Nineveh’s National Revival

Jonah 3:1–10

The Bible abounds with accounts of God’s judgment. In His righteousness and holiness, He destroys both individuals and nations that are saturated with sin. But He also tells us plainly, “I have no pleasure in the death of the wicked, but that the wicked turn from his way and live” (Ezek. 33:11). Jonah 3 is a monument to the goodness and grace of God, who restored His disobedient prophet to a position of service and extended mercy to a nation that truly repented.

Jonah’s three-day experience in the belly of a fish brought him to a place of rededication. After being spewed out onto dry ground, he was ready to listen and obey the Lord. God wanted Jonah to fulfill the call He had given to him; and in His marvelous grace, He gave the prophet a new opportunity to do so.

Recommissioning of Jonah

Now the word of the Lᴏʀᴅ came to Jonah the second time, saying, “Arise, go to Nineveh, that great city, and preach to it the message that I tell you.” So Jonah arose and went to Nineveh, according to the word of the Lᴏʀᴅ. Now Nineveh was an exceedingly great city, a three-day journey in extent (3:1–3).

The Lord commanded Jonah, “Arise, go” (v. 2). The prophet was now ready to serve. He immediately “arose and went to Nineveh” (v. 3). His journey from Israel to Nineveh was approximately 500 miles and would take almost a month.

Originally, God had called Jonah to “cry out” against Nineveh because of its wickedness (1:2). But when he arrived there, the prophet was instructed to “preach” the message that God would give him (3:2).

Nineveh was an “exceedingly great city” in many ways (v. 3). It was great in size, in population (at least 600,000 people), and in sin. But above all, it was great in importance before God.

Described as “a three-day journey in extent,” Nineveh was so large it took three days to travel from one end to the other. Built by Nimrod on the banks of the Tigris River between 5000 and 4000 B.C., it was the capital of Assyria and stretched some 2.5 miles along the Tigris. Its walls were 50 feet high and thick enough to accommodate three chariots side by side. Fifteen gates provided entrances to the city. Greater Nineveh actually consisted of many municipalities, but its exact size is uncertain.

Revelation of Judgment
After arriving at Nineveh, Jonah wasted no time boldly proclaiming God’s message: “And Jonah began to enter the city on the first day’s walk. Then he cried out and said, ‘Yet forty days, and Nineveh shall be overthrown!’” (v. 4). The text does not say that Jonah started preaching after he walked a day’s journey into the city, but that he began to preach the very first day he arrived.

Scripture’s account of Jonah’s message is brief and concise: “Yet forty days, and Nineveh shall be overthrown!” (v. 4). The proclamation sent shock waves through this great city, as the people reflected on the prophet’s words and their own wickedness. The phrase forty days told the Ninevites of their divine appointment with destiny: God was going to pour out His wrath on them and destroy their great city.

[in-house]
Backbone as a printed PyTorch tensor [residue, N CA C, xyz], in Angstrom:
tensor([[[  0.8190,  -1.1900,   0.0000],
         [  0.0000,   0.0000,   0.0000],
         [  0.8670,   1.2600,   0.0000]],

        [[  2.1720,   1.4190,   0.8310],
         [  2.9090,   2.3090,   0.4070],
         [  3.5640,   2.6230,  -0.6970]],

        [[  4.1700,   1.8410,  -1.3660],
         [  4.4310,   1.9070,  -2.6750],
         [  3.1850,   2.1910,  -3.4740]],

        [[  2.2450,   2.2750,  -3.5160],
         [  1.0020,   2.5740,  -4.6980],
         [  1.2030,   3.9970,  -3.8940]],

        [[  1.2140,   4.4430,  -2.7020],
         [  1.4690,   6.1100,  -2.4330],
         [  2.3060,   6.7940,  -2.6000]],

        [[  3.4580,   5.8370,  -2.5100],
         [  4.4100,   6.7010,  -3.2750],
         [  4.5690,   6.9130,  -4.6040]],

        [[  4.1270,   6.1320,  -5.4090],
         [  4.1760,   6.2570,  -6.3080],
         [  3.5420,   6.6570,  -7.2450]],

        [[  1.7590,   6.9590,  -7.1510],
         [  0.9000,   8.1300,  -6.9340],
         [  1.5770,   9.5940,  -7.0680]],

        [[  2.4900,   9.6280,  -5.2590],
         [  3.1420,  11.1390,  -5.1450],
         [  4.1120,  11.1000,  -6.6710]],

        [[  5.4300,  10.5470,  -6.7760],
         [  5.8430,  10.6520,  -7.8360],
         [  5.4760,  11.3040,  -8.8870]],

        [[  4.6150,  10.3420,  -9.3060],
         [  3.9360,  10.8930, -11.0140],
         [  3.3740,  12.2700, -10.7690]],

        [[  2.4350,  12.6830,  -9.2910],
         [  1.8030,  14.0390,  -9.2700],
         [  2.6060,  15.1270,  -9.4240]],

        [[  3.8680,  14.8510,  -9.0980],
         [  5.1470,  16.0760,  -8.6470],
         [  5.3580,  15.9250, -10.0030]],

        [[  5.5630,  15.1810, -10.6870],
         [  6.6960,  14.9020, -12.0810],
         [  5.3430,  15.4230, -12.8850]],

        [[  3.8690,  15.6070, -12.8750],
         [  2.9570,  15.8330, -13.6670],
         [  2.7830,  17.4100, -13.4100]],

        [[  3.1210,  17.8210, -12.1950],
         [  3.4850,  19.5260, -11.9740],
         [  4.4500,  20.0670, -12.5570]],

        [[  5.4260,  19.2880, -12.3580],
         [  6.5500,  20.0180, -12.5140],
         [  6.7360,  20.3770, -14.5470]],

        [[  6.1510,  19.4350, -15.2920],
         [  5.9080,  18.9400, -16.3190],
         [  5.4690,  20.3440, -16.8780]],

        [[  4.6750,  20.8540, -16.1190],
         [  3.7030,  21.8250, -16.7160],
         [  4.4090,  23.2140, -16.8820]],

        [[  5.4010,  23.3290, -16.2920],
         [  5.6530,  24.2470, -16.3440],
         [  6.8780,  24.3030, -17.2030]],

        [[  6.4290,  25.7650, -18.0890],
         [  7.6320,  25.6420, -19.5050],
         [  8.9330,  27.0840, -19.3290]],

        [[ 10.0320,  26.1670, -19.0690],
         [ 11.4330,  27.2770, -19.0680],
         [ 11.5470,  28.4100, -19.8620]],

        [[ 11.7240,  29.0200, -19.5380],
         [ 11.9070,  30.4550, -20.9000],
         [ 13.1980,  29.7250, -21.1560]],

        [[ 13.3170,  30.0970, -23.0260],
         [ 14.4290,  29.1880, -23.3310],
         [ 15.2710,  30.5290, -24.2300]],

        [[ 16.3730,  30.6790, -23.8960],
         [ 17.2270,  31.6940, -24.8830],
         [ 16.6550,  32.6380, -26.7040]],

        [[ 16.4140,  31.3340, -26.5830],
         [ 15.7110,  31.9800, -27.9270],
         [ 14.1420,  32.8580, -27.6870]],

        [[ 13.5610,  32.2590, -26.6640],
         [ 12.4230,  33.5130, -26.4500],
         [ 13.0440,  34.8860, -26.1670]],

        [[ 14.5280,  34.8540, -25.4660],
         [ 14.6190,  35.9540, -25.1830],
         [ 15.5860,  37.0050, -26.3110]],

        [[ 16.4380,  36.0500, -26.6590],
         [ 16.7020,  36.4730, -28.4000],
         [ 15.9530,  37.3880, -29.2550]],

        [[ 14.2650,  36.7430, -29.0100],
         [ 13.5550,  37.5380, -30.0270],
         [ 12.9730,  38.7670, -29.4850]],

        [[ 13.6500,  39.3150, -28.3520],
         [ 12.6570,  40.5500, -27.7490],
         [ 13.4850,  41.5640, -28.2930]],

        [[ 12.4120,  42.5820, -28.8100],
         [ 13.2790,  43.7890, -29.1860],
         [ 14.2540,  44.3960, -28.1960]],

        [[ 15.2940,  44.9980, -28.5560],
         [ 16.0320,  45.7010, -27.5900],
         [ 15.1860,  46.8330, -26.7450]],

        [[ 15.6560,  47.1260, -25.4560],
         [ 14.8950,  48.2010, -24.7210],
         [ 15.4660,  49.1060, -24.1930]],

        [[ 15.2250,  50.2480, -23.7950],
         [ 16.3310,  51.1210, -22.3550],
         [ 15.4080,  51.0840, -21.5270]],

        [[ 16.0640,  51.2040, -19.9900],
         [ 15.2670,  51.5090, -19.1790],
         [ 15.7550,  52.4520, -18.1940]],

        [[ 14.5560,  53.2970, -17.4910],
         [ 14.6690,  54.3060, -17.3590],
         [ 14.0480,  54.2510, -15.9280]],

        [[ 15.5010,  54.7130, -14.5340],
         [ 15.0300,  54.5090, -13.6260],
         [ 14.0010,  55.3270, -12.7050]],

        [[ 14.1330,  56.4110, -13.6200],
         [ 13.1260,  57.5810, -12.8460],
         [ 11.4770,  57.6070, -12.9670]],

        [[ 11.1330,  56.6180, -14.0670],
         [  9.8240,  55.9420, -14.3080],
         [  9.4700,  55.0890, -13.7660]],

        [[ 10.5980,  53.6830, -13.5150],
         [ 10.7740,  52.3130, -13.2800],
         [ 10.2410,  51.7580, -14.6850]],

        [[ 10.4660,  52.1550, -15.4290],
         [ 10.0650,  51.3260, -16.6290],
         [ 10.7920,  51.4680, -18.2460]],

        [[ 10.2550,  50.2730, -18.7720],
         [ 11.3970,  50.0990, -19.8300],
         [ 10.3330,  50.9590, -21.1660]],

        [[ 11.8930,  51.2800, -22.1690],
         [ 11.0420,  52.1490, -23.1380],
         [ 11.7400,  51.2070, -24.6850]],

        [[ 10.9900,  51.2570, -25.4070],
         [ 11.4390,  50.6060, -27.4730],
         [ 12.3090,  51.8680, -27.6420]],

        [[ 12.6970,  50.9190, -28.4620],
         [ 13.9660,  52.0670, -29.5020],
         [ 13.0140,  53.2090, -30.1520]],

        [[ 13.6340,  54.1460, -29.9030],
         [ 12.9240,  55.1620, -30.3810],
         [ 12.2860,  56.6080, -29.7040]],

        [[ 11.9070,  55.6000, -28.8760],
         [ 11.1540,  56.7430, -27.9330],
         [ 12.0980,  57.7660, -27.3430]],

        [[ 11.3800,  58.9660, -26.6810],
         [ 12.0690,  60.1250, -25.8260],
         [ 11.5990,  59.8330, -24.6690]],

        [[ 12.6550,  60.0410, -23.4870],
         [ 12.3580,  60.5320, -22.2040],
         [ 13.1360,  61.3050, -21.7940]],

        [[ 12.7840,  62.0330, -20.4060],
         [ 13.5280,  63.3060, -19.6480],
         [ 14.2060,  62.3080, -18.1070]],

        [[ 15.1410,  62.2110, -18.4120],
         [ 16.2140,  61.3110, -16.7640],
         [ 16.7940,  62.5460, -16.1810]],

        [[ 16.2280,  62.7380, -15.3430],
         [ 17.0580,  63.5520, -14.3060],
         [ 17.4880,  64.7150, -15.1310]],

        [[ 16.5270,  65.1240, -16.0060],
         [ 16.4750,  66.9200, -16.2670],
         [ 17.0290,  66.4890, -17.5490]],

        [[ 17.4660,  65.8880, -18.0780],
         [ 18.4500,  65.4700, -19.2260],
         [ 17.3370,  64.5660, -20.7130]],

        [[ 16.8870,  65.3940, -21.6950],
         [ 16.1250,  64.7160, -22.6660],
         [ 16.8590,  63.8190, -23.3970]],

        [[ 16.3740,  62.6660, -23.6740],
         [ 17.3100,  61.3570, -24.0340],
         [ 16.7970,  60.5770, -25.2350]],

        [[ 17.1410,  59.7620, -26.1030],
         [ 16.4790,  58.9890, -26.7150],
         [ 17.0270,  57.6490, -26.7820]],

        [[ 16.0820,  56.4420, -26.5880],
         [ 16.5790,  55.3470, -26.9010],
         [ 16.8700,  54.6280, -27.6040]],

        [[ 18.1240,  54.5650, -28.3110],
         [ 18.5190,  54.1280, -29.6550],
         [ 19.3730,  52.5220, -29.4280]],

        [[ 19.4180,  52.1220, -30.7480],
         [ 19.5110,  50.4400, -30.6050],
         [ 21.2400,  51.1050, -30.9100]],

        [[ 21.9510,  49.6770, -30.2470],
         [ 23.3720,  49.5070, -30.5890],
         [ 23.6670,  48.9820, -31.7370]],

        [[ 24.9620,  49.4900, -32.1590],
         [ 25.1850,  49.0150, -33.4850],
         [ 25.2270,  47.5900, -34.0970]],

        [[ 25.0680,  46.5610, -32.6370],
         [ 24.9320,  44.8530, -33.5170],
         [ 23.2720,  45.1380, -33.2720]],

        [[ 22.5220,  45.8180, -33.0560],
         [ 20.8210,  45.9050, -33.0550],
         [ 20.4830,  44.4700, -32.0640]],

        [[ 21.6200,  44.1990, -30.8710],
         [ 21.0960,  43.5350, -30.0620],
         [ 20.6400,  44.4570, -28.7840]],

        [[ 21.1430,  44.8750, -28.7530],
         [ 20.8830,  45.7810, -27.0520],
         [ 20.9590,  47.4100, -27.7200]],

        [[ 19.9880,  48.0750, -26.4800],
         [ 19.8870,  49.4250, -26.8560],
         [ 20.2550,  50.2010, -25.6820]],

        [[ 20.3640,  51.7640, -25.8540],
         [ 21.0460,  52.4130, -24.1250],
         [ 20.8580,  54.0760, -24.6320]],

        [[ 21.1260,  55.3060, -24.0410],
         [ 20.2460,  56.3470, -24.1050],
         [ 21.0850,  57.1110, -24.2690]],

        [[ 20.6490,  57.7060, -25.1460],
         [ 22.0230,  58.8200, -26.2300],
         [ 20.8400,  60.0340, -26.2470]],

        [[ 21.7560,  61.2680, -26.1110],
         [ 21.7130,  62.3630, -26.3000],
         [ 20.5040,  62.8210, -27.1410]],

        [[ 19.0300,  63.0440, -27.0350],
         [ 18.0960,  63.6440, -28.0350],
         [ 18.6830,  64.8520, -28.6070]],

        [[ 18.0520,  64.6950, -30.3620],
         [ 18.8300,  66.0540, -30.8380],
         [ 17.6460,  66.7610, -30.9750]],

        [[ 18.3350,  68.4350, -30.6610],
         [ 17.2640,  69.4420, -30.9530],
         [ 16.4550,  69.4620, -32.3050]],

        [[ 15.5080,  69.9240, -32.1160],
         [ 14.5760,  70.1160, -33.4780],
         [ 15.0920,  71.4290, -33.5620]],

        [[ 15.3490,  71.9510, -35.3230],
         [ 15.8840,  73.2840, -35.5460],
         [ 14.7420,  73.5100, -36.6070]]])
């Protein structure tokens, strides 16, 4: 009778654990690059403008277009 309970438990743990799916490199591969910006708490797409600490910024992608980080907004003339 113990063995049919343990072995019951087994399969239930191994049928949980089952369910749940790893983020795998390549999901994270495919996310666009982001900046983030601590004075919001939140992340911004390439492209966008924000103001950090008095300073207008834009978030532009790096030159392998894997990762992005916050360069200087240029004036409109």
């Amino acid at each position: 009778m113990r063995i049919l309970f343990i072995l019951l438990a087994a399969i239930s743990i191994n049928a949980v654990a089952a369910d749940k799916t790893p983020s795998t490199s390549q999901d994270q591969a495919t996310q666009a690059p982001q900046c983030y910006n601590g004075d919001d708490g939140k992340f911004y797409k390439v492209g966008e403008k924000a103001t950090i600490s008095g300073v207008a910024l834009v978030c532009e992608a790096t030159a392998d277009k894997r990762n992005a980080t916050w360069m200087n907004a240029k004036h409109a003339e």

The number 40 in Scripture is not arbitrary. Frequently it is associated with a time of probation and testing. The Lord was giving the Ninevites 40 days to reflect on their ways and repent of their sins. Their refusal to heed Jonah’s message would mean their demise.

The word overthrown was also used to describe the destruction of Sodom and Gomorrah (Gen. 19:25; Jer. 20:16; Lam. 4:6). In Hebrew, it can mean either “to overturn” or “to turn around.” Here there is a play on words: Nineveh could either turn around through repentance or be overturned like Sodom and Gomorrah.

Jonah must have preached of Nineveh’s destruction with fervor and great passion, wanting the city to receive the judgment he thought it deserved. Why? The Ninevites were notorious for their idolatry, immorality, and violence and for the shameful atrocities they committed toward those they conquered. Their cup was now full, and in 40 days God would destroy them.

Response to Jonah’s Preaching
Luke wrote, “Jonah became a sign to the Ninevites” (Lk. 11:30). Although Jonah’s message was brief and concise, in some way Jonah was a sign to the people of Nineveh; and they knew immediately the prophet’s message was from God.

How was Jonah a sign? Some believe the fish’s gastric juices had so dramatically altered Jonah physically by bleaching his skin and hair white that his appearance alone sent a message to Nineveh. However, there is no indication of this in Scripture. Others believe that Jonah’s preaching, although not recorded, must have included his experience with the fish. Still others believe that, even if Jonah did not mention the story of his survival, it must somehow have reached Nineveh.

What we know for sure is that the sign was tied to Jonah’s survival for three days in the fish’s belly. Jesus Himself validated the story of Jonah by using him as a sign of His own resurrection, which would occur after the Savior spent three days and nights in the grave (Mt. 12:39–40). How Nineveh received the sign of Jonah is uncertain. The story of his survival may have helped people believe the prophet’s message was from God. What is certain is that Jonah’s preaching pierced the hearts and souls of the Ninevites through the power of the Holy Spirit.